“And thanks to an investment of $815 million in research and development (R&D) last year alone, they are still innovating and bringing new technology to the world in the 21st century… like the iPhone….
“… this go-to Apple supplier has doubled over the last two years and is beating the S&P 5-to-1, the share price still doesn’t come close to reflecting its true value.”
And we get a few specifics to toss into the gaping maw of the Mighty, Mighty Thinkolator… like these…
“… they’re holding over $6 billion in cash and short-term investments….
“Business was so robust in 2014 that they increased their dividend by 20%….
“Management initiated a $1.5 billion share buyback….”
So who is it? This is, of course, our old friend Corning (GLW), the maker of the Gorilla Glass that has been used in iPads, iPhones and other portable devices for several years… and one of the technological giants of US history with their role as an innovator in all kinds of glass and ceramics, from Pyrex to fiberoptic cable.
And yes, Corning did raise its dividend by 20% in 2014… and does have the cash to raise it more if they would like to (though their $6 billion in cash and ST investments has come down a bit, it’s more like $5.5 billion now, and they do have about $4 billion in long term debt offsetting that cash).. and they did spend $815 million on R&D in 2014, which looks like it’s the most they’ve ever spent in a year, so that gives some hope that they are still developing newer, better products for the future. They do also have a buyback in place, but before the Q2 earnings earlier this Summer they initiated a new $2 billion authorization, so that’s even better. And they have been actually buying shares back, not just authorizing buybacks — the share count has come down in recent years (they’ve authorized about $9 billion in buybacks since 2011… I don’t think they’ve bought back quite that much, and they’ve probably been dumb like every other company and did more buybacks when the stock was higher and cut buying back stock when their shares were dropping, but the buyback authorizations are real).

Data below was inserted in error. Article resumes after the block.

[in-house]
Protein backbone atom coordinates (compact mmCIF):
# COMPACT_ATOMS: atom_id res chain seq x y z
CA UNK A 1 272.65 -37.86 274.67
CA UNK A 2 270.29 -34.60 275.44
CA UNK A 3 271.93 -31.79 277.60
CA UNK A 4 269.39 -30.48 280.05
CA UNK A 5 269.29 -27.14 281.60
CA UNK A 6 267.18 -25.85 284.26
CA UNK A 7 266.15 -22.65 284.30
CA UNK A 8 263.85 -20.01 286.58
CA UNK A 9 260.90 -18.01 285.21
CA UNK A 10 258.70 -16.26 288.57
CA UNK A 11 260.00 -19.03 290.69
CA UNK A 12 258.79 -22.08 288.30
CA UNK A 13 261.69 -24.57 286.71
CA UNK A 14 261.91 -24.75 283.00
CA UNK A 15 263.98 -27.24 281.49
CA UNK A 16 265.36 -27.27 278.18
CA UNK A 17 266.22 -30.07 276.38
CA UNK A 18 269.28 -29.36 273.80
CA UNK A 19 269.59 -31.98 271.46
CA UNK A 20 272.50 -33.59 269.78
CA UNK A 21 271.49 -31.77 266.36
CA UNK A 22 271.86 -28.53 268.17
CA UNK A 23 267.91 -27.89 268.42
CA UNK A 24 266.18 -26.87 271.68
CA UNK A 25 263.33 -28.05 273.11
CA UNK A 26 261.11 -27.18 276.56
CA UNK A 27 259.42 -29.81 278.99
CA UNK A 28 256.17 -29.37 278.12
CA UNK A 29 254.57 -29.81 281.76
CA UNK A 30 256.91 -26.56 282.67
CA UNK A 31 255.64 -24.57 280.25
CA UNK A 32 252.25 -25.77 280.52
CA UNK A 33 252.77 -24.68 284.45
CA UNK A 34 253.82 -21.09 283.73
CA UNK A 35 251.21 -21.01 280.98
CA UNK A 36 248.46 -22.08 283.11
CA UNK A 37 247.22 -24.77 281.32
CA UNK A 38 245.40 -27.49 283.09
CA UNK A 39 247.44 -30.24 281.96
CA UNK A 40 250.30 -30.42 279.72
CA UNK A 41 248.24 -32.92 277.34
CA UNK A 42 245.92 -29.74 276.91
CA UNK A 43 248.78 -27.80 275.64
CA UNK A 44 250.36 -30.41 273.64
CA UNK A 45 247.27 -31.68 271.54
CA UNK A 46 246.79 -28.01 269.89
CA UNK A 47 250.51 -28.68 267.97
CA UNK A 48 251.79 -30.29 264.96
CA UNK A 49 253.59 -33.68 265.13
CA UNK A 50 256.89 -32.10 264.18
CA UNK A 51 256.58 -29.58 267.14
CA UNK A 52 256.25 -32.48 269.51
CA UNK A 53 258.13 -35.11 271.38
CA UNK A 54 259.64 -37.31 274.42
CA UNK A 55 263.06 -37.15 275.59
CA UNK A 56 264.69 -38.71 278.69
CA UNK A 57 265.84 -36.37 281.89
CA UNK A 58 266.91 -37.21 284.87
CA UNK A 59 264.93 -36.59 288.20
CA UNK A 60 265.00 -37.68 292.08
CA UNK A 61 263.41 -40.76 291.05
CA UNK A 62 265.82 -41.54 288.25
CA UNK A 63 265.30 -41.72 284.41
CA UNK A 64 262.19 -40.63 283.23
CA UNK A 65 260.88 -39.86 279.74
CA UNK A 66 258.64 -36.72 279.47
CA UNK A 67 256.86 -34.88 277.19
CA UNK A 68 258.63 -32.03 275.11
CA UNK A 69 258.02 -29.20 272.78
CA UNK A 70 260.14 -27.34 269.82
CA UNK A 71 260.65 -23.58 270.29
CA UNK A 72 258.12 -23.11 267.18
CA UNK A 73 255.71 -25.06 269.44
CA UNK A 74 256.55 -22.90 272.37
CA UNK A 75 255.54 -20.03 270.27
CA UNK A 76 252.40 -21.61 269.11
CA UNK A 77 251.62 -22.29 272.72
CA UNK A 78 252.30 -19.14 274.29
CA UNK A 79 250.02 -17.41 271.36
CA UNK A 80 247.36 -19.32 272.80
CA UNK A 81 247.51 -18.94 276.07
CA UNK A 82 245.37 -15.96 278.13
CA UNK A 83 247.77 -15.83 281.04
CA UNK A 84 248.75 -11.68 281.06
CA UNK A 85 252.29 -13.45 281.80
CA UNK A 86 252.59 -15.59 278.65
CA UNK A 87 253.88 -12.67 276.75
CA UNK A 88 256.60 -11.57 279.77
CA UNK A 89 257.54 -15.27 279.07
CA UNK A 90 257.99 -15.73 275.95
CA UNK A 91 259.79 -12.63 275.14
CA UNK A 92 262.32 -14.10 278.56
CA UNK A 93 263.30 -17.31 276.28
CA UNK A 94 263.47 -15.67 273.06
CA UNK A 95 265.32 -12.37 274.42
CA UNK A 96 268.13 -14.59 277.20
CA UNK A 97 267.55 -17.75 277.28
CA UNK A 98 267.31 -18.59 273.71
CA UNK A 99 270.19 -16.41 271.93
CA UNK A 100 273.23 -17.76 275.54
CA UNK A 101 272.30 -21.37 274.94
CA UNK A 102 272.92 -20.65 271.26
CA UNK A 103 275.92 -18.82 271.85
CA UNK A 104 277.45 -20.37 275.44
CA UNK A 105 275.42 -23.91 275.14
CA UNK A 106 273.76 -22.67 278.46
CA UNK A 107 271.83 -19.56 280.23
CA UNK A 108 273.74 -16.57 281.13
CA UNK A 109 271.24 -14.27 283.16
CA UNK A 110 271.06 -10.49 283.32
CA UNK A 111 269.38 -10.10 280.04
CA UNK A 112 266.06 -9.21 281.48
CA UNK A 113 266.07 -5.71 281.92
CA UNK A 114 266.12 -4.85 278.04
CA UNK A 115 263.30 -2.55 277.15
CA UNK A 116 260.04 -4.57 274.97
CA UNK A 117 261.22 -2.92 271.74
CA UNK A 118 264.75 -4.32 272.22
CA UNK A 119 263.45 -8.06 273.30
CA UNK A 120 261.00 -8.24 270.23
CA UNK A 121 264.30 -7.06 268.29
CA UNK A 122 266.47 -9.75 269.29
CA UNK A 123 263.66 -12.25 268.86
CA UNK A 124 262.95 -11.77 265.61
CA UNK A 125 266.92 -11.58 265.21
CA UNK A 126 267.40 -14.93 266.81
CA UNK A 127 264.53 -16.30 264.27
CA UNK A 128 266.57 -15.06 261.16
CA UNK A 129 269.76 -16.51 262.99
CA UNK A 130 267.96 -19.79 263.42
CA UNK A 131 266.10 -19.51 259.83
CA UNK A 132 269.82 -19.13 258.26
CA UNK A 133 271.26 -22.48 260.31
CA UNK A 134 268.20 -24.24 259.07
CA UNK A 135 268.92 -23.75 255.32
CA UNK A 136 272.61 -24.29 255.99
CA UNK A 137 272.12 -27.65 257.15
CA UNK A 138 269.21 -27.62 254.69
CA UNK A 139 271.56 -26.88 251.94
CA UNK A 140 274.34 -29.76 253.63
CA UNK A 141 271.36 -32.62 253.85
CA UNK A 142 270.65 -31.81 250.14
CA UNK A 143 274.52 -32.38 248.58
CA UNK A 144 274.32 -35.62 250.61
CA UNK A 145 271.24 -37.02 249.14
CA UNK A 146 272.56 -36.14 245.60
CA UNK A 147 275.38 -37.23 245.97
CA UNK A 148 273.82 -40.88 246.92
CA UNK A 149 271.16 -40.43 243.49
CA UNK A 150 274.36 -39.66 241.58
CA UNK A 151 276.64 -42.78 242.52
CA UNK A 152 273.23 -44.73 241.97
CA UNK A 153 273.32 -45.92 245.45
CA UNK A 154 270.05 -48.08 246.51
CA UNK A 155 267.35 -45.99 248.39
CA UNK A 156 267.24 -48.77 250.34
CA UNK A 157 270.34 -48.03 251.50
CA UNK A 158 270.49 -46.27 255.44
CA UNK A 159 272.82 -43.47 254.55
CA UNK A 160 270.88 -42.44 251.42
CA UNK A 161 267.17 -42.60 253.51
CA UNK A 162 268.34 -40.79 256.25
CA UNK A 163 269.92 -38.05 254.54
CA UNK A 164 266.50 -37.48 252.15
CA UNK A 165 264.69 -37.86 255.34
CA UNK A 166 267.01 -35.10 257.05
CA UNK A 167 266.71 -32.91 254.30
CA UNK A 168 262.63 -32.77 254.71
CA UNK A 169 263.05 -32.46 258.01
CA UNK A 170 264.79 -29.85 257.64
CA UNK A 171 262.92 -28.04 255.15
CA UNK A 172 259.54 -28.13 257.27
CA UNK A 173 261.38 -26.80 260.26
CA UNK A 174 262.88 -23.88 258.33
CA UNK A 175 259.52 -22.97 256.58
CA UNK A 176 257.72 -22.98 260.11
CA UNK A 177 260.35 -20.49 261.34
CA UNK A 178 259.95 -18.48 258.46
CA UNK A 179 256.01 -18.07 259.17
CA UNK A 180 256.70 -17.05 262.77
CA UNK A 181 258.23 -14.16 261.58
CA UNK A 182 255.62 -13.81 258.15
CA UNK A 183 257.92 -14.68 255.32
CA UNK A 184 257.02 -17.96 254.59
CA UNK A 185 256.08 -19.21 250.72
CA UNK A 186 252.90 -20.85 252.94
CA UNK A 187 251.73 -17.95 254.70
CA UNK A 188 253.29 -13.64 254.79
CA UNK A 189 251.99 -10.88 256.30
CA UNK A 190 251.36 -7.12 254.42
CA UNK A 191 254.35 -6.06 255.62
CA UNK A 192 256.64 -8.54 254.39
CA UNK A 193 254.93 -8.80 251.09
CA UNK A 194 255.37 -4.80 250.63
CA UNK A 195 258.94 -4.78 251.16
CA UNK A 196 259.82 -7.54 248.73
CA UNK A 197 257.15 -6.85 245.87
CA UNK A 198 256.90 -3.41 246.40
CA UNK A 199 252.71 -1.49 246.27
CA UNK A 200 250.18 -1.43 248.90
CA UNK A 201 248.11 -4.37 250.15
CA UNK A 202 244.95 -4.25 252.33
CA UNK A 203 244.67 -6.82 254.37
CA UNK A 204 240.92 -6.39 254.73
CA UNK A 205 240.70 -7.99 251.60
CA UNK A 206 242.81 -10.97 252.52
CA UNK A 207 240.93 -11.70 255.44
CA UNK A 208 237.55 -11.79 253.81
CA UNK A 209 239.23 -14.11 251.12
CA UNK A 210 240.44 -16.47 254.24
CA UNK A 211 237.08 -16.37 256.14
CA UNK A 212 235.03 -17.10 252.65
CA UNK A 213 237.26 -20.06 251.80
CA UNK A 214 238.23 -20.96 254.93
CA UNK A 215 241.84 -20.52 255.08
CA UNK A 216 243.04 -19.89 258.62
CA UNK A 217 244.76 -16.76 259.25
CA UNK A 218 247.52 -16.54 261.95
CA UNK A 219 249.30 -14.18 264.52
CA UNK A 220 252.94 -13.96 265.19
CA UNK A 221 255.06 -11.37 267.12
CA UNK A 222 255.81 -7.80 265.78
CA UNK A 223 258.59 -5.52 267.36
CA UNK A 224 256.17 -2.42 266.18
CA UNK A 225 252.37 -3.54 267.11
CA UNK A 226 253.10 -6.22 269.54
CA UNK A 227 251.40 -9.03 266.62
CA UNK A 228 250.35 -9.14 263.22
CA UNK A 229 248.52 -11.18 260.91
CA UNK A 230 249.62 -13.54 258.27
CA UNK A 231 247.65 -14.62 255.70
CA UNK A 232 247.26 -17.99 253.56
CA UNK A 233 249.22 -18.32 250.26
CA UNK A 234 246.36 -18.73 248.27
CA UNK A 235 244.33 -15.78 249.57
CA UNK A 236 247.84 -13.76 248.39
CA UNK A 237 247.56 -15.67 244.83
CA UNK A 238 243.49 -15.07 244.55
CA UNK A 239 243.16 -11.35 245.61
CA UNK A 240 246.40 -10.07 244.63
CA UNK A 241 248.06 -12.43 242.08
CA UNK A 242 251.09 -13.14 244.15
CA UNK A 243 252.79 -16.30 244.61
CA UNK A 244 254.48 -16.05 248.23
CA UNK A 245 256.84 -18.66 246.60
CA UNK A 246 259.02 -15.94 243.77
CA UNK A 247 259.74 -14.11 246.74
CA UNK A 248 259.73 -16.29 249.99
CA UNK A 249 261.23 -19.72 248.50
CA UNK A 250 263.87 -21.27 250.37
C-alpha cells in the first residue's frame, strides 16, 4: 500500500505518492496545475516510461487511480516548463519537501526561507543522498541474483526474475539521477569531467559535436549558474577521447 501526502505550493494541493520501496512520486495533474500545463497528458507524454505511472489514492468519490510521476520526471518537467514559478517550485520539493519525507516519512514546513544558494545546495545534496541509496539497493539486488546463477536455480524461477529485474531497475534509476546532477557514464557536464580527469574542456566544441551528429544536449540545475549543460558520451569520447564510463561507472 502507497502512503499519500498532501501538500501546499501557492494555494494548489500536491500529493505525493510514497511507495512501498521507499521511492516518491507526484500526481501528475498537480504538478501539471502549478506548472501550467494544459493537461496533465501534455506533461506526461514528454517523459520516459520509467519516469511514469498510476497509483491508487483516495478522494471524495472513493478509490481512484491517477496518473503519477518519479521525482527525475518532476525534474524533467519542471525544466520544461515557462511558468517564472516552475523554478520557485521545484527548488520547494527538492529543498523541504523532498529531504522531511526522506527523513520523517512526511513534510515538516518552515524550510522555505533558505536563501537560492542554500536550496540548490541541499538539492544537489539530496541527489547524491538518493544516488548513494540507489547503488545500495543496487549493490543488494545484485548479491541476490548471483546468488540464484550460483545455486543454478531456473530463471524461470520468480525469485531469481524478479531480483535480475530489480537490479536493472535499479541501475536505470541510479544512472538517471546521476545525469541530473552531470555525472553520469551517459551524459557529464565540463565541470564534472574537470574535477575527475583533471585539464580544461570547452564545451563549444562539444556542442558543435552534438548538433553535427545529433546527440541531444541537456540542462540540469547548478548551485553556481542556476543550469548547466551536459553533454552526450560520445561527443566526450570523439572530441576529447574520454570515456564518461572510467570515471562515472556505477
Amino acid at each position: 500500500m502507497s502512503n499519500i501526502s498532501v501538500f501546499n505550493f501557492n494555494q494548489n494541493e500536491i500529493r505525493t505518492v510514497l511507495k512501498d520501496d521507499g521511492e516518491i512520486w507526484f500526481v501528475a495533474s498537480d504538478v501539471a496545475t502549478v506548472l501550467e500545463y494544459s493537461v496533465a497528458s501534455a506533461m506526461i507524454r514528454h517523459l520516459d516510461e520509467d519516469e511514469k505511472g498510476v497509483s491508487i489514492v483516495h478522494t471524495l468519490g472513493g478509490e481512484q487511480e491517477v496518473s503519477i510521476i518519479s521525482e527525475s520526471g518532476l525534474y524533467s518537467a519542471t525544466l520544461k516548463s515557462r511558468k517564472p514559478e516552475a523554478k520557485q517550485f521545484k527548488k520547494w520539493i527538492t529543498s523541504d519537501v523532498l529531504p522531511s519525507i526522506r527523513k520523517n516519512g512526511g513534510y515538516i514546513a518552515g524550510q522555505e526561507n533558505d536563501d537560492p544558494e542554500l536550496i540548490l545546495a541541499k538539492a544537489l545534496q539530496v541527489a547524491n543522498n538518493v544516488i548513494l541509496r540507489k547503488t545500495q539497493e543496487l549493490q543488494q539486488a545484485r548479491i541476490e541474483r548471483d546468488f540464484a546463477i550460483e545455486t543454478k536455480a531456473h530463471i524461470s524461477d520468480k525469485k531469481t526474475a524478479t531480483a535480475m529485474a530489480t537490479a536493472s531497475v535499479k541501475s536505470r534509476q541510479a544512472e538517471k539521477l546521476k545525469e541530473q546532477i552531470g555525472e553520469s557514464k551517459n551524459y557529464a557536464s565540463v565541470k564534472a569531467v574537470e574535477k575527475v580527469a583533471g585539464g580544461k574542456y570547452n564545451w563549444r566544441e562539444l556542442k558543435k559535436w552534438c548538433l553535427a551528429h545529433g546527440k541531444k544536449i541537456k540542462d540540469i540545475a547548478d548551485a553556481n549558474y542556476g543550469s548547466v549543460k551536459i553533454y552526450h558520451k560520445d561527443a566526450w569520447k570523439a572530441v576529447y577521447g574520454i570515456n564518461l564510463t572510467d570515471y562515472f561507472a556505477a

Recent actual performance, however, has been a little bit weak — competition in glass, particularly LCD glass for televisions which accounted for almost all of their profits in their best years, has brought their margins down a bit over the last five years or so. The worst years were really 2012 and 2013 — and you can see that written in their stock chart, with a drop to the $10-12 area in 2012 that didn’t start to bump up until 2014 expectations began rising. More recently, the stock peaked near $25 back in February, and has come down sharply to the high teens, it’s now right around $17.50. And the drop wasn’t just because of the recent kerfuffle in the markets at the Summer’s end, the shares have been dropping steadily since late February.
Why? Well, light LCD glass demand and the strong dollar have caused them to miss either estimates or “whisper numbers” for the last two quarters, and the expectations for this year and next year have been cut by analysts. That will nearly always bring a stock down, and it seems that continuing hope for big new “upgrade cycles” in televisions continues to elude us… which, combined with the fact that tablet sales may suffer in comparison with (smaller glass demand) phone sales, and the expectation that the iPhone 6S and other new releases will fail to cause the same big spurt in glass volume demand for Gorilla Glass as the iPhone 6 might have, and you can see why expectations might be a bit lower. Glass is a volume business — Corning can charge a premium as they come out with each new stronger, lighter, more flexible or whatever iteration, like the new Gorilla Glass 4 that’s also antimicrobial (whatever that means), but the key is that they need more products to be sold, and if those products continue to have larger screens and demand more glass, that would be best.